Niah National Park, located within Miri Division, Sarawak, Malaysia, is the site of the Niah Caves, a limestone cave and archeological site. Niah National Park was 31.4 km² when it was gazetted in 1974. Nomination for World Heritage status of the Niah Caves was sent to UNESCO in 2010.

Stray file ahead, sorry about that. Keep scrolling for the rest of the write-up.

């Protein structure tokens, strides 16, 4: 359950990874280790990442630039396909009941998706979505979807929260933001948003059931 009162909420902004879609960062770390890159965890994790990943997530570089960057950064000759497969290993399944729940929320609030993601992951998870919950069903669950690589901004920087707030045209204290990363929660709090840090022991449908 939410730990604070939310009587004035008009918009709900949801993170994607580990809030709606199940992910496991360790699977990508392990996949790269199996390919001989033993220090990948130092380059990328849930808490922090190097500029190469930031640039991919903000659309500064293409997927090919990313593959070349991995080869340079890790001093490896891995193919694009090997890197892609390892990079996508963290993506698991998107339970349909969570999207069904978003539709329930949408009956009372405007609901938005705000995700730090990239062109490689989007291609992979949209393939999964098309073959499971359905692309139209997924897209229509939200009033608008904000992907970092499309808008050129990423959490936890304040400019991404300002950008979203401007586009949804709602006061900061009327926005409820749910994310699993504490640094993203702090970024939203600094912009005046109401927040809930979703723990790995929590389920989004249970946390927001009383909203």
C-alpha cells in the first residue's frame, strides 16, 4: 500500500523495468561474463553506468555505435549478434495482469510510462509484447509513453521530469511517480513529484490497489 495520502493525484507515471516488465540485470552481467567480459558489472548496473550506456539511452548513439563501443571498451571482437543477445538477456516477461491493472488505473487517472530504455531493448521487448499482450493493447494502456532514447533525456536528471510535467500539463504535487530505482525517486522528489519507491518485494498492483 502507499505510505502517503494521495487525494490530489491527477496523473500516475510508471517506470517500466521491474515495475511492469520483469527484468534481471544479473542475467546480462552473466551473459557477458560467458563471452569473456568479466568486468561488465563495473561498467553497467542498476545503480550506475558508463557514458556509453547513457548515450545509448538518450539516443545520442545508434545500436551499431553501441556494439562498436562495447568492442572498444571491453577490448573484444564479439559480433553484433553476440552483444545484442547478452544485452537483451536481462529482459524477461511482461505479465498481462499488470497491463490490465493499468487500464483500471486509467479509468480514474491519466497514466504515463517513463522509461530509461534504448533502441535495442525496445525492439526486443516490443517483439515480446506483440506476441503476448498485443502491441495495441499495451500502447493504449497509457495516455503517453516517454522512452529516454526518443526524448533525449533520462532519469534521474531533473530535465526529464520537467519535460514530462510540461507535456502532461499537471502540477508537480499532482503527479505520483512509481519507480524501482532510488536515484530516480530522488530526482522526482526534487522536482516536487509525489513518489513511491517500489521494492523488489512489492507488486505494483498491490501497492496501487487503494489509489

The main cave, Niah Great Cave, is located in Gunung Subis and is made up of several voluminous chambers with high ceilings. The Great Cave lies in a large limestone block, about a kilometre long in general north to south direction and about half a kilometre wide, that is detached from the main Gunung Subis complex, by a valley between about 150 to 200 metres wide. The main Gunung Subis complex rises to about 394 metres above sea level at its highest point. The whole "Gunung Subis Limestone Complex" lies some 17 kilometres inland from the South China Sea coast, near the town of Batu Niah and about 65 kilometres south west of the town Miri. It is roughly heart shaped measuring five kilometres from its northern tip to the south and four kilometres across. The Gunung Subis is surrounded by a low countryside with gentle hills from which the small limestone massiv and its smaller detached blocks rise rather abruptly out of the jungle, some with cliffs over 100 metres high. Though it is not an extensive cave system compared to others in Sarawak, it has been estimated to cover some 10 hectares and the roof rises to about 75 metres above the cave floor in some places. In geological terms, the limestones are part of the Subis Formation. This is dated to some 20 to 16 million years ago during the Early Miocene.
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